ten pence she asked for,
then a cigarette. later,
she asked me again.
Robert The Bond came round this evening to join us for The Ugly One’s posh sausage and bean casserole (Welsh Dragon Sausages, made from real Welsh dragons), and the final of ‘Britain’s Got Talent’.
This year it was a pretty bizarre selection, featuring a surprisingly large contingent of dance acts, two teenage classical singers, a dancing dog, an electronic girlie muzak quartet and a singing plumber.
I was confused by the singing plumber. Apparently he was good enough to get to and through the semi-final to the last ten. I had not seen him before, so he must have been in one of the earlier shows I missed.
He chose to sing ‘Imagine’ and none of us at home could see anything remarkable about him at all, apart from the fact that he’s a plumber who sings. The judges seemed to agree, and it seemed the plumber’s fate was sealed like a brand new U-bend.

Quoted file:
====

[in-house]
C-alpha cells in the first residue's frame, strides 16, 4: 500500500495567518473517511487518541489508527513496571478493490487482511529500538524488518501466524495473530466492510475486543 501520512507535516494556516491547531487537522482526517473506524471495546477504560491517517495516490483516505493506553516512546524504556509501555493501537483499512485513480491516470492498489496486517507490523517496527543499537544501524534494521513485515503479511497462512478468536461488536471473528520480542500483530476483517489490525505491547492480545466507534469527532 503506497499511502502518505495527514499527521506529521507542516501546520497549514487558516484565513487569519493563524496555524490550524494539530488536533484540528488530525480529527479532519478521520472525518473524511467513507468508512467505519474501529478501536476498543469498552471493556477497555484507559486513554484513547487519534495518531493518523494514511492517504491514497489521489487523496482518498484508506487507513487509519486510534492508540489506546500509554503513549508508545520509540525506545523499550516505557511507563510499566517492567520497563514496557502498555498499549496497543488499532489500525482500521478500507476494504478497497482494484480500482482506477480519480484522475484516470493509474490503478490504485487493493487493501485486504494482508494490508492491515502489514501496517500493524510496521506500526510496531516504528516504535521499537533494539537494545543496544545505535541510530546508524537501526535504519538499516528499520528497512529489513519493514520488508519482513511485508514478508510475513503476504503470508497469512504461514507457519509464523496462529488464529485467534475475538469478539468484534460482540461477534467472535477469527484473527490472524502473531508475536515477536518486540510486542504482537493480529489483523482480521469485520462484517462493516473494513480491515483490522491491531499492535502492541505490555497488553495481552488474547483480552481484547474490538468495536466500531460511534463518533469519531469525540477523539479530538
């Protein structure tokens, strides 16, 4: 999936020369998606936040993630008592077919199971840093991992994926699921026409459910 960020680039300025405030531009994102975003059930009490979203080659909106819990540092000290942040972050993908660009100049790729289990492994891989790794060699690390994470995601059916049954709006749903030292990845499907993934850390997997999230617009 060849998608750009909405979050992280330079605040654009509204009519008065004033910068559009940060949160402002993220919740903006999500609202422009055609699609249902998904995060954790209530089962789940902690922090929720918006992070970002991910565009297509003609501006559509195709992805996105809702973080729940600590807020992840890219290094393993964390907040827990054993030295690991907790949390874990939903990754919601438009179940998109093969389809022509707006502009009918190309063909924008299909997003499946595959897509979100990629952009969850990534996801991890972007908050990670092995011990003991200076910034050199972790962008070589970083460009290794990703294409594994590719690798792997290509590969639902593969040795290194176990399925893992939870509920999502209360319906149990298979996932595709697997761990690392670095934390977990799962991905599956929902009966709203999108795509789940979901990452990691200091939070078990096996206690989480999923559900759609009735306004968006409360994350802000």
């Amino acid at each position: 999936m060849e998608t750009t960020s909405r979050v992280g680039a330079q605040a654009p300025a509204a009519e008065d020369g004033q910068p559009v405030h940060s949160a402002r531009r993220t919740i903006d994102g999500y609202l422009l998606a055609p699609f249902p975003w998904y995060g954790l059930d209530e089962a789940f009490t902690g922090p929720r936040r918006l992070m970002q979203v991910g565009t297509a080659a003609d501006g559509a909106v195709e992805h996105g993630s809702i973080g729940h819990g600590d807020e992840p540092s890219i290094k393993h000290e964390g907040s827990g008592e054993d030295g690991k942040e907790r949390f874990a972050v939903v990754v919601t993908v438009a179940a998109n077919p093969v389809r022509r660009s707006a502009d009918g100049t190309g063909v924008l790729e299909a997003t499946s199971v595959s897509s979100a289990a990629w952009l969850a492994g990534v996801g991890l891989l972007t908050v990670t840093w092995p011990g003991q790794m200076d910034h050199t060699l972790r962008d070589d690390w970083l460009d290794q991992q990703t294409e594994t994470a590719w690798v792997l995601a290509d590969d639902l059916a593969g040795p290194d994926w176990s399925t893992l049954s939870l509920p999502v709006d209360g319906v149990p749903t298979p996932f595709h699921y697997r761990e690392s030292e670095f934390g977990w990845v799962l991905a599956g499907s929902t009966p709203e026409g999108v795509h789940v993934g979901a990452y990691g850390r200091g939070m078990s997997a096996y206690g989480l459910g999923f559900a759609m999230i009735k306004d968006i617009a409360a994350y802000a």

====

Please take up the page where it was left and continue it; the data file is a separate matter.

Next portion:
‘Signature’ were my favourites; a couple of Indian guys who did a kind of dance-off between Michael Jackson and a fat sikh. (You have to see it to appreciate it really).
However, they came second. Third was the sad faced bullied schoolboy singing ‘Pie Jesu’ in a grown-up suit with his shirt hanging out, and first was George, a teenager who did a robotic, breakdance-style version of ‘Singing In The Rain’, complete with rain.
Now he gets a hundred thousand pounds and (more importantly, according to The Cowell) to perform in front of Prince Charles himself.
I’m still baffled as to why 99% of the performers were fairly swooning at the thought. ‘Ooh, it would be such an honour!’ being the favoured phrase of the series.
Why would it be? I really am at a loss to understand.